Why is the Bible, and not God, our First Core Belief?

I never once said it was not necessary to study the Scriptures. If you are familiar with my posts, you would have to see that I value handling the Scriptures as accurately as possible, and that they are crucial for knowing God, and what it means to live as his people in this world. Even if you disagree with my conclusions or theology.

But, that brings us to the issue at hand. The fact that you, others, myself, and so many Christian groups have various and sundry disagreements on what the scriptures are saying in many places, should alert us to the fact that there is a dichotomy between the Scriptures and God. While they are the primary revelatory source to learn about God and Christ, they are not the same as God. They are not God.

The Scriptures in their production and their study involves human beings. It is humans, while inspired, who wrote the Scriptures. And, much of it reflects the limitations of human language, culture, and even understandings of God. Read the Psalms where the writers ask for God to break the teeth of their adversaries, visit vengeance on their children and grandchildren, and speak of him as if he was a warrior, tribal god as one example. See the general idea that the writers had of the earth being flat and the atmosphere being a dome above as another. There is more.

Add to that the reality that we are all engaged in the work of interpretation, and that none of us, with our own limitations, and personal or traditional biases, comes to the bible as a blank slate, or has a God’s eye view of truth in totality. Thus, it is clear that there is a difference between our human engagement with the Scriptures, even led by the Holy Spirit, and God himself.

This means that we need to approach the scriptures and tout our doctrinal knowledge with humility, knowing that we know in part, as Paul stated. It means that we also need to be ready for God to sometimes move even in opposition to what we think biblical truth is, as we see he did in the Scriptures themselves.

The story of Jesus and the gospel, and the dynamics of the early church reveals this. No one, not one person in Israel, expected a dying and rising messiah outside of Jesus himself. The guardians of the Scriptures and the orthodox readers of it missed him. They could point to plenty in the OT texts that pointed to a national liberator as messiah. A warrior king like David. We try to pass this off with the statement that the Jews should have known that this was about Jesus’s second coming, not his first. I don’t buy that reasoning. The fact is, there is next to nothing in the OT that makes the delineation between two advents of the Messiah. There is plenty that points to a national liberator of Israel as messiah.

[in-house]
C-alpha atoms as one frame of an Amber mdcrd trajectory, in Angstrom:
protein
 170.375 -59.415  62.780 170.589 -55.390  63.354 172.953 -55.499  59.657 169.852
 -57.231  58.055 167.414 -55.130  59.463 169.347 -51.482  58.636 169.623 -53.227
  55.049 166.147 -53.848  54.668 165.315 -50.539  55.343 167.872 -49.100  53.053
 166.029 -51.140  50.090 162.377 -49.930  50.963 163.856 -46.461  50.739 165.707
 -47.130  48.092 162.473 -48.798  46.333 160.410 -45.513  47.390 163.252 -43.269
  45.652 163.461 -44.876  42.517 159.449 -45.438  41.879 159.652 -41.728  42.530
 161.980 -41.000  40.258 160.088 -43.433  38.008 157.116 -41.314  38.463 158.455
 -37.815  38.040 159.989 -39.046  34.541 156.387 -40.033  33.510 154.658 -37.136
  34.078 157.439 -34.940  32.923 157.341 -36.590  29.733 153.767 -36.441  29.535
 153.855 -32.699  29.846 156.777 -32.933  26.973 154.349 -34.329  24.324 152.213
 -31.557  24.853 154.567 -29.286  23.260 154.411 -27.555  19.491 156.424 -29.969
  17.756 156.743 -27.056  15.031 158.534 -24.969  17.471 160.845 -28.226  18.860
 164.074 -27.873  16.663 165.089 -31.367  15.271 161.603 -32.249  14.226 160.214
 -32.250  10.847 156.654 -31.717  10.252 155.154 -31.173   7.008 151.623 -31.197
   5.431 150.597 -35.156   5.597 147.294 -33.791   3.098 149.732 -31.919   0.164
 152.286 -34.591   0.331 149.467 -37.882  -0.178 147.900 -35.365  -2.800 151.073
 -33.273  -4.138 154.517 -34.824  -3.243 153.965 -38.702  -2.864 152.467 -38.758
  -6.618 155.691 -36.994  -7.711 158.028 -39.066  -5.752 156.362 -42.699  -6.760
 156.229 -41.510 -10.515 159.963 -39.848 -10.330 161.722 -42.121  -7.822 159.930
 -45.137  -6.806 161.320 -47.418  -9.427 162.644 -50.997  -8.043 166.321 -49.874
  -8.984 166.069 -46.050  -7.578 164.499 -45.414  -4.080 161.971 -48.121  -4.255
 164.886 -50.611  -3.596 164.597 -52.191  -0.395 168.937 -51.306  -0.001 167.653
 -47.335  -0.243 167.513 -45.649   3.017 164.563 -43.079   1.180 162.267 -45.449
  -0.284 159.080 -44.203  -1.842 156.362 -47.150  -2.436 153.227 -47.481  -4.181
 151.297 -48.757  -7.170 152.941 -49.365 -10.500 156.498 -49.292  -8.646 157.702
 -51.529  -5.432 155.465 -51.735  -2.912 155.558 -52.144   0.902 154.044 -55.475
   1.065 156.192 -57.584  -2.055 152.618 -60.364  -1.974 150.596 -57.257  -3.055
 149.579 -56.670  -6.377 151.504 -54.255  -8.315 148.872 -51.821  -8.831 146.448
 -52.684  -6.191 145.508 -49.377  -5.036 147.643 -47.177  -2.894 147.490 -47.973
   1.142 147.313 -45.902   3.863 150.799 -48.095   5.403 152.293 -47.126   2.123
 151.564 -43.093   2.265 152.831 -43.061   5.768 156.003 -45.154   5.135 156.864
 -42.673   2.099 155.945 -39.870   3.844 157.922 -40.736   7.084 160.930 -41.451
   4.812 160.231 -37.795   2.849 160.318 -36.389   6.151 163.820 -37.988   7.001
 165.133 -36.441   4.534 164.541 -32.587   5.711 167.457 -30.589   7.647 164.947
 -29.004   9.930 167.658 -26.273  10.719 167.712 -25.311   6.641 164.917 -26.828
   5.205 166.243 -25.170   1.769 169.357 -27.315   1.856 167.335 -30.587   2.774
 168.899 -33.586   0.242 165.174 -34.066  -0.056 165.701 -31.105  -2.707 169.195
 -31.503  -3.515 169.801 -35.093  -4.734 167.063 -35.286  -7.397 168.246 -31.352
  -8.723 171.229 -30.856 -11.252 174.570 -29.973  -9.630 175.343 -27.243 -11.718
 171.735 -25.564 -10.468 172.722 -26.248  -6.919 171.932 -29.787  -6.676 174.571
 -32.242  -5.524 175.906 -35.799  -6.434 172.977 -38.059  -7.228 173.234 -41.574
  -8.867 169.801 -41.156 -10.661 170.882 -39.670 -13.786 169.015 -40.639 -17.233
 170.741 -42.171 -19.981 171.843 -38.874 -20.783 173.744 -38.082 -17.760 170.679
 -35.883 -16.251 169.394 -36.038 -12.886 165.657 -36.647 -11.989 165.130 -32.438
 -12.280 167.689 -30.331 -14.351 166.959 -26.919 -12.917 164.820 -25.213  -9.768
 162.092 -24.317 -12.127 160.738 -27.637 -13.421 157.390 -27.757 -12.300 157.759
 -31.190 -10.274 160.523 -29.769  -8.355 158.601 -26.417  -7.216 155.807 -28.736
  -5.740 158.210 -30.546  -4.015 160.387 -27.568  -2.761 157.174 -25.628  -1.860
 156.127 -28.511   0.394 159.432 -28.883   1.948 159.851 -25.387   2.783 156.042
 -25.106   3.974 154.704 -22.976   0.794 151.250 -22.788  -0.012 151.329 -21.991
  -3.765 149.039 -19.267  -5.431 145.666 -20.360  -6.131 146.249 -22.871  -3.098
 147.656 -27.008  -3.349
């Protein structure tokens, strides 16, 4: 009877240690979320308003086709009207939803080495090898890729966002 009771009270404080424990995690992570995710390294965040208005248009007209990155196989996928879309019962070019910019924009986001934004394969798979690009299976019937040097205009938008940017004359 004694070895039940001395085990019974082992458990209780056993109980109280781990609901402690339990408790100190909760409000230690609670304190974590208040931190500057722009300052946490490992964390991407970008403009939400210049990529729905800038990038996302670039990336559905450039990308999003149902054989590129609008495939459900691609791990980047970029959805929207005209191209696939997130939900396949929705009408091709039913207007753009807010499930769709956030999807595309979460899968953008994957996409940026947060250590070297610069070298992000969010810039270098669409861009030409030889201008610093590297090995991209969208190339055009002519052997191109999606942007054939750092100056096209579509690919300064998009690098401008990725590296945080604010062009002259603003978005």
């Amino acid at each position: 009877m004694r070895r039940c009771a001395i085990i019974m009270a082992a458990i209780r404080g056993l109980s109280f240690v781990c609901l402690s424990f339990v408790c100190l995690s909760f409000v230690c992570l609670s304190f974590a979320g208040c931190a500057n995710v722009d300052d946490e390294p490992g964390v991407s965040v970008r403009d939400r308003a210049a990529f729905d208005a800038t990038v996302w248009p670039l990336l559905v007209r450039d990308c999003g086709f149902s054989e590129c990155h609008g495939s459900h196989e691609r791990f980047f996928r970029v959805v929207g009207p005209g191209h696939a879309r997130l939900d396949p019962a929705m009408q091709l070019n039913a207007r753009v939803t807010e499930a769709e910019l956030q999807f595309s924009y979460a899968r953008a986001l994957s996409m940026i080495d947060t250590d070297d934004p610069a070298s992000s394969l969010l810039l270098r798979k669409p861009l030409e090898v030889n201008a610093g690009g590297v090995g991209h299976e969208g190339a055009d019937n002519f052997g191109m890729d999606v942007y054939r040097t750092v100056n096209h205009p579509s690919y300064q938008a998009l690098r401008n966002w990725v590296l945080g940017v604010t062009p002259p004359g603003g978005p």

How did the NT writers come to see the OT in the way that they did? I would say that they experienced the power of Jesus in his dying and his rising. They received the Holy Spirit through their faith in him, and their eyes were opened to see the Scriptures and their entire world in a brand new light. Jesus, and the power of his Spirit were first, the Scriptural proof and reshaping of the OT narrative by the apostles and NT writers is what followed. Jesus, and experiencing him, was clearly above the Scriptures and their understanding of them.

It was the same for the acceptance of Gentiles into equal fellowship in the community of believers, totally apart from circumcision and the covenant of the Torah. Again, the biblically orthodox could point to scads of textual evidence that supported circumcision and the terms of the Sinai covenant as necessary for belonging. What happened? Jesus was preached, and the Spirit was poured out upon believing Gentiles, just as it was upon believing Jews. It was this experience of Christ and his Spirit by Gentiles apart from the Law that was argued at the Jerusalem council as the evidence of God’s move, over against all the Scriptural arguments against it. The theology for this didn’t come until later in letters like Galatians and Romans. God and his sovereign action came first.

History continues to display where those who hold the Scriptures and their views of them on a practically equal level with God have been on the wrong side of it. The biblical support for slavery, on the basis of explicit texts, that were used by many US southern Christians, is an example, while the Holy Spirit was moving others to call for freedom for the oppressed. The similar reactionary use of scriptures during the Civil Rights movement, while others were moved by the Spirit to call for and even give their lives for equality. And, I would go as far as saying the use of scriptures to squelch the obvious move and power of the Spirit through female pastors in China and all over the world is a contemporary example. The Spirit moves upon dedicated women equally with, and more powerfully in some cases, than many men, and instead of celebrating and supporting what God is doing through them, the scriptures are trotted out to say why women cannot be recognized as pastors.